MISSOULA, Mont. – It’s something many of us have never heard of before yet many of us may have the untreatable disease without ever knowing it.
According to KPAX, a mind-controlling parasite that can live in a cat, can manipulate personality and possibly suicide numbers.
The parasite is called Toxoplasma gondii and, according to the Centers for Disease Control, more than 60 million people in the U.S. may be carrying it.
The parasite has been shown to cause personality changes, correlating with mental health diseases like schizophrenia, autism and Alzheimer’s disease.
University of Montana Microbiology Professor Bill Granath said some studies have also found women with the parasite may be more prone to suicide.
“It’s a very insidious, some of the studies that you can read, how the parasite can attack certain nerves and manipulate various neurotransmitters and cause various mental illnesses. I guess you’d call it…altered states,” he said.
Studies have shown increased recklessness in the infected human population who also have a slightly higher rate of traffic accidents.
Various studies also correlate toxoplasmosis with suicide in veterinarians and while nothing says definitively that the phenomenon is caused by the parasite, some believe there is a link.
Veterinarian Trevor Ferguson said suicide is one of the first things students are warned about at school.
“The occupation does carry a risk with some zoonotic diseases that humans can get and animals can get. But, probably as far as suicide rates, it’s probably more associated with stress than it has to do with zoonotic diseases,” he told KPAX.
Granath says in biology an outcome is not always caused by just a single thing, so it’s hard to say without more research.
“Toxoplasma gondii plus genetics equals suicide. Toxoplasma gondii alone, no genetic tendencies [and] no suicide – who knows?”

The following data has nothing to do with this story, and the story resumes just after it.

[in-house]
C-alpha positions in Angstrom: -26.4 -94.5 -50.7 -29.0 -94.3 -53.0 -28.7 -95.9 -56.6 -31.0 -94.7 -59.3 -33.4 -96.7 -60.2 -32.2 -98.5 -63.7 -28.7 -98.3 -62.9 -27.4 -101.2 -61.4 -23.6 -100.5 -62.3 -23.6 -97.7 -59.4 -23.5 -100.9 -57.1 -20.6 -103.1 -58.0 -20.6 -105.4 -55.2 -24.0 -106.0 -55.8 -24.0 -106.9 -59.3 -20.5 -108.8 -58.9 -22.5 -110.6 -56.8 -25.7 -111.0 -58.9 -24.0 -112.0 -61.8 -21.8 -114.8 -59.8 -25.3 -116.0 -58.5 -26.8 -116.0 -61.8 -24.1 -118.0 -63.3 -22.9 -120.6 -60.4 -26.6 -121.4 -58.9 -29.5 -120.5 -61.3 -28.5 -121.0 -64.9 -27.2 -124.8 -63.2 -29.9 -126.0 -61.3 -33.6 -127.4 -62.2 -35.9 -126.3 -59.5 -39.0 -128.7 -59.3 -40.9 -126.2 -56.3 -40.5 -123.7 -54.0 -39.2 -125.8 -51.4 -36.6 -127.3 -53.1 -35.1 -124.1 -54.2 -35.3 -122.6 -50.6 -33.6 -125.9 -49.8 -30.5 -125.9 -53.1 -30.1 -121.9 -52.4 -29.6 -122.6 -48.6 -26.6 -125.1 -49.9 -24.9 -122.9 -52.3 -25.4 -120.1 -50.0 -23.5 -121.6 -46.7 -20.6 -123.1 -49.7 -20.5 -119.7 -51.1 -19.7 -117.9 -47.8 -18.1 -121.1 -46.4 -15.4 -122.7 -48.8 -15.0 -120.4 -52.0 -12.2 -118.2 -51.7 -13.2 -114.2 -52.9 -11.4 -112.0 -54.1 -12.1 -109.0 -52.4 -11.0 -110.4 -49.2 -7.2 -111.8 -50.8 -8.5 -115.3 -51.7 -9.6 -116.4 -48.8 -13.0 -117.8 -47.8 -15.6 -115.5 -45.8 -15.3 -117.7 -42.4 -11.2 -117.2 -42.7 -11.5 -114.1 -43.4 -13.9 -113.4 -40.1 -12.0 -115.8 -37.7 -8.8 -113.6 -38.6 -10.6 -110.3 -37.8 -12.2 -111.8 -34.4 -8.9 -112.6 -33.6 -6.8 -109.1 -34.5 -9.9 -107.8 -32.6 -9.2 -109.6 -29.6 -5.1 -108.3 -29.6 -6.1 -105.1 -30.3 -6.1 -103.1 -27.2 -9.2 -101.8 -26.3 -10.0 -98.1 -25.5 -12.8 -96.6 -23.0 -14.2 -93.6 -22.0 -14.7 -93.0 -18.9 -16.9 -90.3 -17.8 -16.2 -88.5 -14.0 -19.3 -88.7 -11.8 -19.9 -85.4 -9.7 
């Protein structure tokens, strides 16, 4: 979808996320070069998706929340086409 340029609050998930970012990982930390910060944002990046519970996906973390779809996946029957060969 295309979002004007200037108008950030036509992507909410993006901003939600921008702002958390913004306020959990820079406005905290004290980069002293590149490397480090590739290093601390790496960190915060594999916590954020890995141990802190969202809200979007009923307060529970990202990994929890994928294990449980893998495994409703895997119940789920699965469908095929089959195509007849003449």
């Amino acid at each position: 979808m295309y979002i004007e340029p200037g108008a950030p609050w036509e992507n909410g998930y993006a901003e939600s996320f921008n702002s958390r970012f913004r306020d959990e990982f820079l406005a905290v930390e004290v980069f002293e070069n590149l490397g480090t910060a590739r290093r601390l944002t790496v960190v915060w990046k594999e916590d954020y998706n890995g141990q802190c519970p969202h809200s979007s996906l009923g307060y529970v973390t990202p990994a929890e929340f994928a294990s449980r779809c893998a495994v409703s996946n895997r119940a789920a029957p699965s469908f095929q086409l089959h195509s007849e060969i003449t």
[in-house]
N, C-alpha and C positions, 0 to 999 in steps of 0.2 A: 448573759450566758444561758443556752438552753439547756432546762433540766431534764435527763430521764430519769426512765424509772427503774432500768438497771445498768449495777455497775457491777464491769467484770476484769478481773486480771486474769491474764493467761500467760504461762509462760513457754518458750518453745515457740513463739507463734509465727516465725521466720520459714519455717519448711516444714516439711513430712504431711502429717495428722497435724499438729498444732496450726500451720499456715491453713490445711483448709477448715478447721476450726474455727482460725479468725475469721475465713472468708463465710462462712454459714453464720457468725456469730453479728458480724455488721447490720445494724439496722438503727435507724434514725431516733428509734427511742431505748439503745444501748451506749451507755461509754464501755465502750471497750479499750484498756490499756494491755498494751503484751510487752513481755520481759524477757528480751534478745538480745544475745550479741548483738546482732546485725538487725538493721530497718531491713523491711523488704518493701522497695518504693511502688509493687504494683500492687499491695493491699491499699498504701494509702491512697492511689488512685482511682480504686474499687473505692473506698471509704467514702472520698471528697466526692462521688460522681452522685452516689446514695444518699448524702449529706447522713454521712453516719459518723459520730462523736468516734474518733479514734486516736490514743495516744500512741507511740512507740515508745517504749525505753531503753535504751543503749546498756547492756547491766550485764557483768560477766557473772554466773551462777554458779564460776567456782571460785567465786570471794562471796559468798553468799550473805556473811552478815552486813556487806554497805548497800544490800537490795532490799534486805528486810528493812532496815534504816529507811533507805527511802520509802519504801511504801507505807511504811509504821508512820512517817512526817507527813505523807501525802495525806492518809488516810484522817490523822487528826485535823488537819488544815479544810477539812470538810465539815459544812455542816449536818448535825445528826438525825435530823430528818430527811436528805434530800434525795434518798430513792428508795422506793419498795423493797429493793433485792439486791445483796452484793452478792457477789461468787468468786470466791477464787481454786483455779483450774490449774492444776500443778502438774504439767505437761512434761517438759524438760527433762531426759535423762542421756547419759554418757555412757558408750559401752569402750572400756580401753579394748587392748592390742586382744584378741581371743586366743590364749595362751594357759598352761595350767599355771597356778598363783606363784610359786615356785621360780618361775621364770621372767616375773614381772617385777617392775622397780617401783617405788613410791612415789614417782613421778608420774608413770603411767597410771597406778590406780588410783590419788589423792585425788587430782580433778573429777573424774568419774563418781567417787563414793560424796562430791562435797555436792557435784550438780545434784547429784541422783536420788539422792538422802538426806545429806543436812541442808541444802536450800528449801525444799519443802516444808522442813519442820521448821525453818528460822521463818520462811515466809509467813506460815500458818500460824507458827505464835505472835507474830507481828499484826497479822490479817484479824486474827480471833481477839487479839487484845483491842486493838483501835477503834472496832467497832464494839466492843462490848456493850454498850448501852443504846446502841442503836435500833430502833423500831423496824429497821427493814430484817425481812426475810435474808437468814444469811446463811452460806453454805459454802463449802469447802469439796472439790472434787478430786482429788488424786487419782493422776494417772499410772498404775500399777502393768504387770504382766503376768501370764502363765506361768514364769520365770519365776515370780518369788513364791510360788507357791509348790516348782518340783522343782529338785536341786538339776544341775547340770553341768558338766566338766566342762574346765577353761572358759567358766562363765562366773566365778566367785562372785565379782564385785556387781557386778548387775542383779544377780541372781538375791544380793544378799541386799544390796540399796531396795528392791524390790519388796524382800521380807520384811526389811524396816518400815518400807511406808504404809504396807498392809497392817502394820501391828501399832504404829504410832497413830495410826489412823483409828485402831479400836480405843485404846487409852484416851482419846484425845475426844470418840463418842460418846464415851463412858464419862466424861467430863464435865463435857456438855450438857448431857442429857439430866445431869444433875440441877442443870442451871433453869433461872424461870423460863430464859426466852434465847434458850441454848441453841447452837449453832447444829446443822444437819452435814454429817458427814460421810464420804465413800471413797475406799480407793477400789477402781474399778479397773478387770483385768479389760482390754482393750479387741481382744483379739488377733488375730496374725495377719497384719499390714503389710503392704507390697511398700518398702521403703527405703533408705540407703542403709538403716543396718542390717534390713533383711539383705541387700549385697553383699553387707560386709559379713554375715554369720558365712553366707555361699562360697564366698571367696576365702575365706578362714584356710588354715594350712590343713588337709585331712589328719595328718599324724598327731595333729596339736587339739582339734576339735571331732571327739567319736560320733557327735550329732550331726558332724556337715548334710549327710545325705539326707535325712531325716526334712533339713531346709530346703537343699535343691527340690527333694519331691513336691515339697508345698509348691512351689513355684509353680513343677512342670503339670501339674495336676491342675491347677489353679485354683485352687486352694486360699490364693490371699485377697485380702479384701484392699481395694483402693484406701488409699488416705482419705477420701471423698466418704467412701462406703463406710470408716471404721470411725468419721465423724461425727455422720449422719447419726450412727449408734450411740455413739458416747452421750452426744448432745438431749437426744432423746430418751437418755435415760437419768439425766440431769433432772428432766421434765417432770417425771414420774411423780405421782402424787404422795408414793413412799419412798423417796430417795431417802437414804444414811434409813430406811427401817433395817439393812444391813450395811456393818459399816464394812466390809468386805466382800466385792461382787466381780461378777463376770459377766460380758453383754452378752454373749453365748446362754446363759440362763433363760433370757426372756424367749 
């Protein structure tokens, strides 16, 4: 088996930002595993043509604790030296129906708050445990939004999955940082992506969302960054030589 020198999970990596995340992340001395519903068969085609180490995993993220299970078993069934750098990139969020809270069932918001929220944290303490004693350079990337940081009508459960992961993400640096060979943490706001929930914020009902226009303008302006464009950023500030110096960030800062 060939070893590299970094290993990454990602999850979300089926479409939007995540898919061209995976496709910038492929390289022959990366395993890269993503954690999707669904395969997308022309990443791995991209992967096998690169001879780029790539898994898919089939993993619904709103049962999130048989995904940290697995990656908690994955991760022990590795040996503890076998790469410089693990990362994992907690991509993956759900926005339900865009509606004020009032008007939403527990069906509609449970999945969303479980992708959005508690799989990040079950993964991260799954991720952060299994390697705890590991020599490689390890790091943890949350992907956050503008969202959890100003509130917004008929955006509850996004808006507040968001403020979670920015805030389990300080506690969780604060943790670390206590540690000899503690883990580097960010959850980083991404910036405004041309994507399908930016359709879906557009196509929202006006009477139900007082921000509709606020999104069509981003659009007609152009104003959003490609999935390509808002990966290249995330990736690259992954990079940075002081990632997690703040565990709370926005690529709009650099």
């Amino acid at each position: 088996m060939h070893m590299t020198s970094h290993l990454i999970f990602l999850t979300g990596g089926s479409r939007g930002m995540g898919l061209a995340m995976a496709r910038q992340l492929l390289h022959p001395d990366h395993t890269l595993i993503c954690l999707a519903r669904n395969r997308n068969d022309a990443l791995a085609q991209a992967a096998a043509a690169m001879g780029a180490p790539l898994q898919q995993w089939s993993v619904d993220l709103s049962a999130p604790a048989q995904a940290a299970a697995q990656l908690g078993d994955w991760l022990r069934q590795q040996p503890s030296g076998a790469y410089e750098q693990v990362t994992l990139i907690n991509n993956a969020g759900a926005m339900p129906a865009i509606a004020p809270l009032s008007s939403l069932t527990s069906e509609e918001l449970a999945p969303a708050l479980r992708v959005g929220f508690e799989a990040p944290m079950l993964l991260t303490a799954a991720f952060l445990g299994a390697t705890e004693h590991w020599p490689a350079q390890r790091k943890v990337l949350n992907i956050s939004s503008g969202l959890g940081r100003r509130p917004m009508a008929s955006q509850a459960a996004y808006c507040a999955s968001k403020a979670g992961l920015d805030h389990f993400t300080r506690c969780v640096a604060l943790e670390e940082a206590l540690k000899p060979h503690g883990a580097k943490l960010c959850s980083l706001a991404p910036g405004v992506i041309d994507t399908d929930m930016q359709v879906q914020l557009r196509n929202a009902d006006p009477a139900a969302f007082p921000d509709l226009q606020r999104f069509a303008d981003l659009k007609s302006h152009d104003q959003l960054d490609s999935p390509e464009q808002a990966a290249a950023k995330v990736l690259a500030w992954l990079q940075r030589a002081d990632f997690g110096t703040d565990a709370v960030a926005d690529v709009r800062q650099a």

So how do we get it?
Generally from eating raw meat but the journey the parasite will often take before infecting a human is equally as strange.
Toxoplasma gondii creates a phenomenon called “fatal attraction syndrome” in rodents, which eliminates their fear of cats.
“They will actually walk up to cats and of course they will then get eaten by the cat and the cat will get infected with the parasite,” Granath said. “So, it almost seems like the parasite is manipulating the intermediate host to enhance its transmission to the next host – or the cat.”
Granath said cats are the parasite’s favorite host because it’s the only host animal where Toxoplasma gondii can efficiently replicate itself.
The parasite’s eggs are shed in the cat’s feces and whether that’s in a litterbox or outside in the environment, the eggs are often accidentally ingested by humans.
While it’s something to be aware of, it’s not a reason to panic, according to Ferguson.
“There’s no correlation between like petting your cat and having the cat in the household as far as an increased risk for humans,” he said.
The best way to avoid Toxoplasma gondii is to clean your cat’s litter box often and cook meat well.
According to the CDC, of those infected, very few have symptoms because a healthy person’s immune system usually keeps the parasite from causing illness.
Generally it’s the immune-suppressed individuals and pregnant women who are at that the greatest risk of toxoplasmosis.
By Brin Merkley – KPAX News